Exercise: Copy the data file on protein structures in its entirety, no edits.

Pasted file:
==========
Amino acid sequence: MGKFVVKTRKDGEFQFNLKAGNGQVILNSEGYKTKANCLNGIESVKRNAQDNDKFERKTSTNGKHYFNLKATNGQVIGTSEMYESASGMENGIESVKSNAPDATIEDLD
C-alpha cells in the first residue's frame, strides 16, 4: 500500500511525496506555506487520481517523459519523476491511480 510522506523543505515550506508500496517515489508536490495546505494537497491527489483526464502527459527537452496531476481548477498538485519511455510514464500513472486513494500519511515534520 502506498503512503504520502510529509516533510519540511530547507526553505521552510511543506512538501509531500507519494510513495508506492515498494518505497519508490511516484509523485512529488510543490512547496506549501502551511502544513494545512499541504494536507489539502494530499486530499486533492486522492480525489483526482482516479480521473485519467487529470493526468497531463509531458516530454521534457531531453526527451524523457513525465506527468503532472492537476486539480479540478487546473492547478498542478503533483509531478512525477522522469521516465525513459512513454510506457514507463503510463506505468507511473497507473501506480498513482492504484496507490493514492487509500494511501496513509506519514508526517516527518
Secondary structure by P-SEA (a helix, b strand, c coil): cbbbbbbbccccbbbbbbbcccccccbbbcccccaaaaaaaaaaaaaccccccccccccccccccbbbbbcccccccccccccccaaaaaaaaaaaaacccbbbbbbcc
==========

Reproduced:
Amino acid sequence: MGKFVVKTRKDGEFQFNLKAGNGQVILNSEGYKTKANCLNGIESVKRNAQDNDKFERKTSTNGKHYFNLKATNGQVIGTSEMYESASGMENGIESVKSNAPDATIEDLD
C-alpha cells in the first residue's frame, strides 16, 4: 500500500511525496506555506487520481517523459519523476491511480 510522506523543505515550506508500496517515489508536490495546505494537497491527489483526464502527459527537452496531476481548477498538485519511455510514464500513472486513494500519511515534520 502506498503512503504520502510529509516533510519540511530547507526553505521552510511543506512538501509531500507519494510513495508506492515498494518505497519508490511516484509523485512529488510543490512547496506549501502551511502544513494545512499541504494536507489539502494530499486530499486533492486522492480525489483526482482516479480521473485519467487529470493526468497531463509531458516530454521534457531531453526527451524523457513525465506527468503532472492537476486539480479540478487546473492547478498542478503533483509531478512525477522522469521516465525513459512513454510506457514507463503510463506505468507511473497507473501506480498513482492504484496507490493514492487509500494511501496513509506519514508526517516527518
Secondary structure by P-SEA (a helix, b strand, c coil): cbbbbbbbccccbbbbbbbcccccccbbbcccccaaaaaaaaaaaaaccccccccccccccccccbbbbbcccccccccccccccaaaaaaaaaaaaacccbbbbbbcc